Your direct competitors are the people (freelancers or companies) who are operating in the same space as you. If there are a lot, you’ll need to look at how you can differentiate your offering for potential clients so that you can make them value you more than your competition.
When analysing your direct competition your first task is to identify who they are and do your research on them. Look at their websites, their social media, their company filings and any other information you can discover about them. See if you can find out who their customers are. Arm yourself with as much information as possible about what they do and why their customers choose them. The more you know, the better equipped you will be to articulate in your marketing efforts why customers should choose you. You want to make clear how you will add much more value to them than others will. Don’t forget, the only person who wins a price war is the customer.
If you work as a freelance camera operator in a studio or on an outside broadcast, for example, you are likely to be one of a team of camera operators covering that project so you would already be collaborating with your competition. This can at first glance seem like the worst of all worlds: you have to work with your direct competitors, and they might learn all your tricks and put you out of business. But for me this is nonsense, short-term thinking.
Your clients want to know they are working with people that they can trust to deliver and are good to work with. All the people on this job are people they trust to deliver. So, you need to ensure you are that person all the time. Especially when you are working with your direct competition or rather – in this instance – collaborating with them.
Think about it: a potential new client contacts you to see if you are free to do a piece of work. You’d really like to accept, but you just can’t fit it in. You could take the short-term view that you can’t do it, never mind, and press on with the work you’re already booked for. Or you can take the big-picture, longer-term view: tell them you’re sorry you’re busy but that there is someone you could recommend instead, and you would be happy to connect them up. You are solving a problem for your would-be client and making their life easy.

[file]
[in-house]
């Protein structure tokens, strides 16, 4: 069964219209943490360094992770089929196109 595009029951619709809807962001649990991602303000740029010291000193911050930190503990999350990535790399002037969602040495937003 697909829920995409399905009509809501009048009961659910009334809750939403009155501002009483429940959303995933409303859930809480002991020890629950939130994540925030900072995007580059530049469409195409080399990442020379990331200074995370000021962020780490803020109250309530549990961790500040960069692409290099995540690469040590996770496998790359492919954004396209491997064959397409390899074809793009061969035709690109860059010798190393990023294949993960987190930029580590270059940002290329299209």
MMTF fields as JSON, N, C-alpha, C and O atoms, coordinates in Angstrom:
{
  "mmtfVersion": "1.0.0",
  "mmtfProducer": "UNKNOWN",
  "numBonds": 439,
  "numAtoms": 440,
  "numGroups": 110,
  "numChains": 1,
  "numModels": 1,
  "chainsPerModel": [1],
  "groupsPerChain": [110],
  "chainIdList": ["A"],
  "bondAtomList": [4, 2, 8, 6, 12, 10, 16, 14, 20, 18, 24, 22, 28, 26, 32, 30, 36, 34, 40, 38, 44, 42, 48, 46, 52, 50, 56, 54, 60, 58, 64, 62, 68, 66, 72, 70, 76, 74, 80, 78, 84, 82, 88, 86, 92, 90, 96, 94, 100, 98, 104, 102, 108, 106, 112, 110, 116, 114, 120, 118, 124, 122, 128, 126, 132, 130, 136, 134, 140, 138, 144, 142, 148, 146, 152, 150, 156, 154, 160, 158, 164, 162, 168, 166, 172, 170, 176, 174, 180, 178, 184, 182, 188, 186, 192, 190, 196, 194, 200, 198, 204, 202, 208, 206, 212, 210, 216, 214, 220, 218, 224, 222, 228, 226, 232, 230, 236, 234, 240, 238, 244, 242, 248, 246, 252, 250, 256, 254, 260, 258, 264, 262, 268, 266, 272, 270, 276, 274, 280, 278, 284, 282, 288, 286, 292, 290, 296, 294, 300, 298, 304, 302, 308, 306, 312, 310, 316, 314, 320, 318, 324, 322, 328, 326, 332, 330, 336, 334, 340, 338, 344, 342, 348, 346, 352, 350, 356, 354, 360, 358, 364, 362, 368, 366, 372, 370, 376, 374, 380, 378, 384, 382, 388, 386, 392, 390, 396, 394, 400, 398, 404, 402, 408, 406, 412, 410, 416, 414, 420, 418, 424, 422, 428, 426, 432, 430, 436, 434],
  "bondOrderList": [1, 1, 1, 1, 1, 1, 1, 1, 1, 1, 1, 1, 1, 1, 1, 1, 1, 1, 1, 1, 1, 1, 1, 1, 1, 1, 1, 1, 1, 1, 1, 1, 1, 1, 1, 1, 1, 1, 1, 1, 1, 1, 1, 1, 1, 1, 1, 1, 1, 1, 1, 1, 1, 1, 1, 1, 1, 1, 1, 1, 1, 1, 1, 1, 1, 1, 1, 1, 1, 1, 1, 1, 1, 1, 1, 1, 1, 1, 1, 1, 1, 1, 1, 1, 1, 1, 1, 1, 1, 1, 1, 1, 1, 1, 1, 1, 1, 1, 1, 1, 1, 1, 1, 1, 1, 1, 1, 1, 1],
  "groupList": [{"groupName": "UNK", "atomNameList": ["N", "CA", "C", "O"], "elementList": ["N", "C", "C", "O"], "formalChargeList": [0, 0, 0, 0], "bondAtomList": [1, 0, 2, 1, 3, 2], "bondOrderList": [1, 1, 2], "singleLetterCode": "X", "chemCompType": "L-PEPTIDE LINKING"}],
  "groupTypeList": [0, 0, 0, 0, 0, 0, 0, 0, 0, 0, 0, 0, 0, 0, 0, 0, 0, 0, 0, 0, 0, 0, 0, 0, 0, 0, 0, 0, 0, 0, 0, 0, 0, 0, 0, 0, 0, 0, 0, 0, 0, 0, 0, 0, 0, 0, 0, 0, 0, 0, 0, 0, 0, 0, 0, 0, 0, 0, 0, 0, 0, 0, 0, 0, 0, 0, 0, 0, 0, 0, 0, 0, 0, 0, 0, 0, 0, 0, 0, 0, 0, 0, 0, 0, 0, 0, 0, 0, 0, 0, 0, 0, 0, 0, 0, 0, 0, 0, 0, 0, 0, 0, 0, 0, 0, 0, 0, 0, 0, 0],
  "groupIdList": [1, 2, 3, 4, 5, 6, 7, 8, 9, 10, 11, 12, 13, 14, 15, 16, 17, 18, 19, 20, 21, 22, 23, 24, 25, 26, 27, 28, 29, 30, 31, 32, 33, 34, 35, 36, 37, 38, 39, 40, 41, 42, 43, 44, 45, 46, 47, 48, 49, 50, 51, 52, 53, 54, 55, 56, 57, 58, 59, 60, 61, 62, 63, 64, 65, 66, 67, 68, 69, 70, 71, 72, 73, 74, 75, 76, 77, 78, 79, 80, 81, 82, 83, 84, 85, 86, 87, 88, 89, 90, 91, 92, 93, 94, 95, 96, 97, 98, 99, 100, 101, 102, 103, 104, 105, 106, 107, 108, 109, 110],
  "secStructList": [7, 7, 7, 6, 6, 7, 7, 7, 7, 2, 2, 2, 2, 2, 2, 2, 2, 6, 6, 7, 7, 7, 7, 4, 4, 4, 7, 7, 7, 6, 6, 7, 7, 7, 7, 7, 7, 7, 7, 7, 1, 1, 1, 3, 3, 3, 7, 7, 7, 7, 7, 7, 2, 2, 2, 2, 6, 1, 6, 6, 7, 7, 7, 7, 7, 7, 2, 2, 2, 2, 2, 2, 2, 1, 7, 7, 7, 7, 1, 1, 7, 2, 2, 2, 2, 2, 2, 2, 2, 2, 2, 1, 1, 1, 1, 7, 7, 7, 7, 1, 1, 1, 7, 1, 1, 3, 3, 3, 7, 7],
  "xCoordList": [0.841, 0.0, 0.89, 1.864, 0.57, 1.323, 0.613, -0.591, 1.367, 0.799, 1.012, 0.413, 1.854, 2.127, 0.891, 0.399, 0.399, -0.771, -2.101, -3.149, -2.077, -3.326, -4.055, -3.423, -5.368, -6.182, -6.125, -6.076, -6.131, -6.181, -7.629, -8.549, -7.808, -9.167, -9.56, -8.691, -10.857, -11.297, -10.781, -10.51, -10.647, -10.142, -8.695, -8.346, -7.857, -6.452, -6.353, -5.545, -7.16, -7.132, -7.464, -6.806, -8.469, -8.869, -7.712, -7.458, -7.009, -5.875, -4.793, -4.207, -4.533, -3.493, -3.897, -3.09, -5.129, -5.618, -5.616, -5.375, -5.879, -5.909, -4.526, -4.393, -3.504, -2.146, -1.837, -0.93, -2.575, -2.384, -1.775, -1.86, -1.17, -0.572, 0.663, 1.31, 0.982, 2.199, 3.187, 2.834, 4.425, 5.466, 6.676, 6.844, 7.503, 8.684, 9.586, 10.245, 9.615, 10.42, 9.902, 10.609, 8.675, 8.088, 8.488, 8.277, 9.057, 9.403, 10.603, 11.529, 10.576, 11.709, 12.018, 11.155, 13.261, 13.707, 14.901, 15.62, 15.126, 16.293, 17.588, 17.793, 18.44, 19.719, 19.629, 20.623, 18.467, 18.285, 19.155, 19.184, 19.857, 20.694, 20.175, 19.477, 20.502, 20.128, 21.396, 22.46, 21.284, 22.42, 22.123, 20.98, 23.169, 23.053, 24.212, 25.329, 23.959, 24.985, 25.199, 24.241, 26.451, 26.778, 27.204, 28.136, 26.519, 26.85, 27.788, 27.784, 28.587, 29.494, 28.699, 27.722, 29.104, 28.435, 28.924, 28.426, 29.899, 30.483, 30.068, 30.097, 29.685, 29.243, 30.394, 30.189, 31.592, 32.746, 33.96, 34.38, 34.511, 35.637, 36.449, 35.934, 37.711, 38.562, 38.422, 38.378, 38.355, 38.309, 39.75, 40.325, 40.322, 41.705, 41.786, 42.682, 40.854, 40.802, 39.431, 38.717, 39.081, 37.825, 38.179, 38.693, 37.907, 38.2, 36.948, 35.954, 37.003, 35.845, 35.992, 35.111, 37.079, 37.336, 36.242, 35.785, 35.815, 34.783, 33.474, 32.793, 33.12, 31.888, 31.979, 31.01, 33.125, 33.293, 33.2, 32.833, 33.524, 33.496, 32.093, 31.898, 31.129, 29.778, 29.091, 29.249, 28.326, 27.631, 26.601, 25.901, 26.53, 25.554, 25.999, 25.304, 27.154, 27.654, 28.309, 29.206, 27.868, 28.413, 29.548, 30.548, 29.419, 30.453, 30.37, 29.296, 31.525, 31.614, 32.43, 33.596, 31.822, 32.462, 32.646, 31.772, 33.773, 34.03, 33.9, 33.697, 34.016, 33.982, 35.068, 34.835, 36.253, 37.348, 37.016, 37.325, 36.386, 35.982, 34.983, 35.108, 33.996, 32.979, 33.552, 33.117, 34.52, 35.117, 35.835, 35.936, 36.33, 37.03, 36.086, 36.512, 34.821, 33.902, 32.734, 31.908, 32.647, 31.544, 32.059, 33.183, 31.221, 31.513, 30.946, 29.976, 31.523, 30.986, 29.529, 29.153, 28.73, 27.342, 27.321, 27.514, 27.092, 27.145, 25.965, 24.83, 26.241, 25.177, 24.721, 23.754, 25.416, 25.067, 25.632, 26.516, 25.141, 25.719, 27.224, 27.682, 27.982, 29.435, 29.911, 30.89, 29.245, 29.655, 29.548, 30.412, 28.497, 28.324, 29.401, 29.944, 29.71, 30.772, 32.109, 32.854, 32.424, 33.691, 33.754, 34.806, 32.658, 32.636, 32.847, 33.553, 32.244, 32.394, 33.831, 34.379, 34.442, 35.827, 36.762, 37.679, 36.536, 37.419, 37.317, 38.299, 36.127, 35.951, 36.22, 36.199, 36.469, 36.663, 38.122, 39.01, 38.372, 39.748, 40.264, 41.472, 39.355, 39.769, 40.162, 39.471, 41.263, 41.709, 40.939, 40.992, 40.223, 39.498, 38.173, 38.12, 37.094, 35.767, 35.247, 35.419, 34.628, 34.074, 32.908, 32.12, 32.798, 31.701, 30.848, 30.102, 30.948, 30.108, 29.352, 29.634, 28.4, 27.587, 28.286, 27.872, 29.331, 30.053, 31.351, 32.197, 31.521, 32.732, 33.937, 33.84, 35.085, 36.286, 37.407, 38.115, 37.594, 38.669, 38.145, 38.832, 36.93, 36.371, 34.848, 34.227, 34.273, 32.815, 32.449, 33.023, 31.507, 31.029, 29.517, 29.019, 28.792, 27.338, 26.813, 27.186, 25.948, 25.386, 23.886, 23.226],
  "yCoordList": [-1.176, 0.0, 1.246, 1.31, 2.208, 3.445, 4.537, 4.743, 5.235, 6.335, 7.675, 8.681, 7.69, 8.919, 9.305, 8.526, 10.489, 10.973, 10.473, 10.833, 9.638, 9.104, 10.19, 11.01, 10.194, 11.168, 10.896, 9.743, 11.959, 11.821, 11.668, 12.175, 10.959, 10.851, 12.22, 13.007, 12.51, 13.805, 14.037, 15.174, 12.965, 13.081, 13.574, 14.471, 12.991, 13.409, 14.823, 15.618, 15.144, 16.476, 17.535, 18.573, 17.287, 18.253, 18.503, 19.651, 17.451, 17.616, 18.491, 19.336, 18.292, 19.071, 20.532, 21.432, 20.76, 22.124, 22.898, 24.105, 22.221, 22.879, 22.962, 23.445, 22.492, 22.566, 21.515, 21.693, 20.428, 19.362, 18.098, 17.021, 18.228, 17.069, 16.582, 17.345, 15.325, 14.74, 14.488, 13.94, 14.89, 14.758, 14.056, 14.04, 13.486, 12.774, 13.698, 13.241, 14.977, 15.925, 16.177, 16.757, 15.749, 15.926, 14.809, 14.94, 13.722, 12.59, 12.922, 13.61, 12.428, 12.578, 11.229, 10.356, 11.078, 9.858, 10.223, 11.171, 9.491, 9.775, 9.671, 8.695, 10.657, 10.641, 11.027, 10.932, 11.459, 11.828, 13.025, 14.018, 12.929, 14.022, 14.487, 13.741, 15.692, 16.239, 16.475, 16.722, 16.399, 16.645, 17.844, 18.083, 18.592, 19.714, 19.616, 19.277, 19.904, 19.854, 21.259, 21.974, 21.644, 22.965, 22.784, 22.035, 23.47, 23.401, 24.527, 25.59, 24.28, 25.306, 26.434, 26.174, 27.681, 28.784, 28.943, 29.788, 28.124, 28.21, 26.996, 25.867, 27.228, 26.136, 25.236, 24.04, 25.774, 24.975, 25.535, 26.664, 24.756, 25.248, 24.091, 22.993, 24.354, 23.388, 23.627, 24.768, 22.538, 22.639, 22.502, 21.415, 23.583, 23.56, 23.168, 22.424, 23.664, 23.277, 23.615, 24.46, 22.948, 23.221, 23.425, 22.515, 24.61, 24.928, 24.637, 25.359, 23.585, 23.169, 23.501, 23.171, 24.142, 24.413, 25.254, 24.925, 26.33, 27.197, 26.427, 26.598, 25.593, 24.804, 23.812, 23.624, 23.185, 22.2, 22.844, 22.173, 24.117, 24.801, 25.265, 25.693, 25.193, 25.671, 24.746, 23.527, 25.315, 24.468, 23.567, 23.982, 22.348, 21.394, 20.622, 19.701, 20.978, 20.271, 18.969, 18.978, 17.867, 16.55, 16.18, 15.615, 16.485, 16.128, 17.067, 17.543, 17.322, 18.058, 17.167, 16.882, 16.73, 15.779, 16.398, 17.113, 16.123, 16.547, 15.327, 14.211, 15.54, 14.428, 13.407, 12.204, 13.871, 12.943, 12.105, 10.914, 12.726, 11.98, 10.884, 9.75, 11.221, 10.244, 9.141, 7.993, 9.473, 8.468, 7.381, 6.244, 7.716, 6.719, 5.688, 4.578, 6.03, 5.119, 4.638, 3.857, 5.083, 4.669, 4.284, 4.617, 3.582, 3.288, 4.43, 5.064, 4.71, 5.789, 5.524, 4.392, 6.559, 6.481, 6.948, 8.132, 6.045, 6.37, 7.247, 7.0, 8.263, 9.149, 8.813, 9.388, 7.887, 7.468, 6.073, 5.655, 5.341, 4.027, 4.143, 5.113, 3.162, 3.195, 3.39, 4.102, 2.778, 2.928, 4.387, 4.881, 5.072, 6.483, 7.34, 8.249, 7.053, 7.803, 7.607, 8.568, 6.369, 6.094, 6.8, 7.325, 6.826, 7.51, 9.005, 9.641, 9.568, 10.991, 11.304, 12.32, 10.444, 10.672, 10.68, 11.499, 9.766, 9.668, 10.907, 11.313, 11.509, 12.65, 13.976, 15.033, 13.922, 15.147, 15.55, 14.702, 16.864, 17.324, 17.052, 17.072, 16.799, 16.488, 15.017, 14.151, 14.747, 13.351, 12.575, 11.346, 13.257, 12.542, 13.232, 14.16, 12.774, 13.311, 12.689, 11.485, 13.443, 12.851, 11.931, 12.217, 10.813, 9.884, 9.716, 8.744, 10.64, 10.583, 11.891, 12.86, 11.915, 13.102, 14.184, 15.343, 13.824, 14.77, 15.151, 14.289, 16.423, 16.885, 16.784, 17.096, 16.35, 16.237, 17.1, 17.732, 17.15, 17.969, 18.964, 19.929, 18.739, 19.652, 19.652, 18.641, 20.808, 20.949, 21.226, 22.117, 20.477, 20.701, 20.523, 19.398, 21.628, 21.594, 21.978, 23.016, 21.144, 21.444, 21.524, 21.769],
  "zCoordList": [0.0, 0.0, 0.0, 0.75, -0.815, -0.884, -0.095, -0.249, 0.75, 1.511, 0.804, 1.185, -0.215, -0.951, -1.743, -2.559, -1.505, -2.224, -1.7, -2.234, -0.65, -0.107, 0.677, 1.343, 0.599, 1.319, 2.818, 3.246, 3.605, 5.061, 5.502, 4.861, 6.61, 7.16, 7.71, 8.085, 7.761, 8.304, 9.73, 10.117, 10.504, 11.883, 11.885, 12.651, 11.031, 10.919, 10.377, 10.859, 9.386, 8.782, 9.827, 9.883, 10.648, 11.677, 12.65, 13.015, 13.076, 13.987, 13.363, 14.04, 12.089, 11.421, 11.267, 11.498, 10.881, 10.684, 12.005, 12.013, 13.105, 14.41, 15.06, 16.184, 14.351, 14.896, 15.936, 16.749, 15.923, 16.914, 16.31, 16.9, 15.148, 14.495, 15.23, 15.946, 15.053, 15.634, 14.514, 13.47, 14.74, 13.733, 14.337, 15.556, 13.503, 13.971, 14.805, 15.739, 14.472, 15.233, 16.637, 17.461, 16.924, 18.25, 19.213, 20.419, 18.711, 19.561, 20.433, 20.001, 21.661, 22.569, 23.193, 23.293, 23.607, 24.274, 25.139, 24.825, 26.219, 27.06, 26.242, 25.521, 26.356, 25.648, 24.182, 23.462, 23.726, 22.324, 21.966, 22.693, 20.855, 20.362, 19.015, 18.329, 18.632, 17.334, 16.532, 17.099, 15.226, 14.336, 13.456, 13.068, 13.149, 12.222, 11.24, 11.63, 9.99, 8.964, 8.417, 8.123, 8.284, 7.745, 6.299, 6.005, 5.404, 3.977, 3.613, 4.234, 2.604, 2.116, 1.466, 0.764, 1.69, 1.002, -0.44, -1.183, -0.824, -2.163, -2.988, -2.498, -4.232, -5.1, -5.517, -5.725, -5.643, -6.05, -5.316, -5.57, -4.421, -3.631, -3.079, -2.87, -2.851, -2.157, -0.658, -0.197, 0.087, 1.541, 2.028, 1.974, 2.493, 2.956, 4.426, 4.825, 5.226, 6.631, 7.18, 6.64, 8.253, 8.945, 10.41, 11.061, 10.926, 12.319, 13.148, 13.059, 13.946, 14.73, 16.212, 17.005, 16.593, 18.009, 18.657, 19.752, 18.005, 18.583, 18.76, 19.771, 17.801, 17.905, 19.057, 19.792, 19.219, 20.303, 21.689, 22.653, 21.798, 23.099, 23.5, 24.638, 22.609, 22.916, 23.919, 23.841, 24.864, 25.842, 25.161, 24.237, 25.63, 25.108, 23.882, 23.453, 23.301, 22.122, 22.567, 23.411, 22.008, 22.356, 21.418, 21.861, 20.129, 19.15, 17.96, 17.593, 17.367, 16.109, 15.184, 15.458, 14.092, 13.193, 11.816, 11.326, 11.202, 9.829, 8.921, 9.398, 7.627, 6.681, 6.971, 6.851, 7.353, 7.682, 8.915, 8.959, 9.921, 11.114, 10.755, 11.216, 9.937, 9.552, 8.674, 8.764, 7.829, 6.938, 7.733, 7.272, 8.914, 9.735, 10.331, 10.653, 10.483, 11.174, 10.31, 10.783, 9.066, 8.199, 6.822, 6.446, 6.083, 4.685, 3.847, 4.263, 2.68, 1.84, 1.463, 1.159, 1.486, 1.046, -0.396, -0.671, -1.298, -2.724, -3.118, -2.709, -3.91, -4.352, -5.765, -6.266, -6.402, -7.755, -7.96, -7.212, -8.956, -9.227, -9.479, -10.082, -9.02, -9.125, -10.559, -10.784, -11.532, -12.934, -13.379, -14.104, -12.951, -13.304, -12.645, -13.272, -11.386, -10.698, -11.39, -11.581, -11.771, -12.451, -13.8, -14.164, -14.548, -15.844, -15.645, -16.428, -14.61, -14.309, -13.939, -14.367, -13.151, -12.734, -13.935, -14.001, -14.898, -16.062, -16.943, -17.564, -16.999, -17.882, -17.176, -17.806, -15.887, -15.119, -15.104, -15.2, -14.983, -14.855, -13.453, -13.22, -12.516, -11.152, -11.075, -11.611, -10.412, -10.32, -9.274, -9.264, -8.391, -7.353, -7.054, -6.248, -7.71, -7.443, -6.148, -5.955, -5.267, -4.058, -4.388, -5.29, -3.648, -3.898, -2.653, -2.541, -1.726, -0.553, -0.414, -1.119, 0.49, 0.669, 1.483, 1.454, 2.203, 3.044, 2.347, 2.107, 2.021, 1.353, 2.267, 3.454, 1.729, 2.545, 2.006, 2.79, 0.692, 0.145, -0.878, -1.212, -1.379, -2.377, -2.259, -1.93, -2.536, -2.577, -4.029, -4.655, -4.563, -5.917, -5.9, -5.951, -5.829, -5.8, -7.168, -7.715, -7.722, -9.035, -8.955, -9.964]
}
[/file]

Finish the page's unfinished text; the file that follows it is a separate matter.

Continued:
They are almost certainly going to call you again because you are helpful, and they will remember that. You’re someone who thinks about them, not yourself. Of course, you must make sure the person you recommend is good, but most importantly also make sure that person knows the recommendation came from you. Human nature will make them want to return the favour.
As you can see, even though there may be a large number of other freelancers in direct competition with you, it is still beneficial to build relationships with them. Collaboration is a great tactic for neutralizing your direct competition.
Another example concerns a network of freelance costumiers who would send work each other’s way at busy times. One member realized she was missing out on the bigger jobs because clients assumed that, as a solo freelancer, she lacked the capacity to handle them. So she joined forces with one of her freelance colleagues and together they set up a company. This allowed them to greatly increase their capacity and to pitch for and win much bigger jobs. Their joint company has gone from strength to strength and they now work on major international projects.
Aside from collaboration, another factor to examine within your industry is whether your sector is growing or shrinking. A growing sector usually generates both more work and more people trying to win it – increased competition.
Consider how that will affect you and how you can ensure that you will maintain a full schedule. Situations such as these where you have deeper relationships with your clients and the right approach will stand you in good stead. A growing industry can also signal approaching fragmentation, where sectors splinter off and become their own micro-specialism. It is worth examining whether this is happening around you.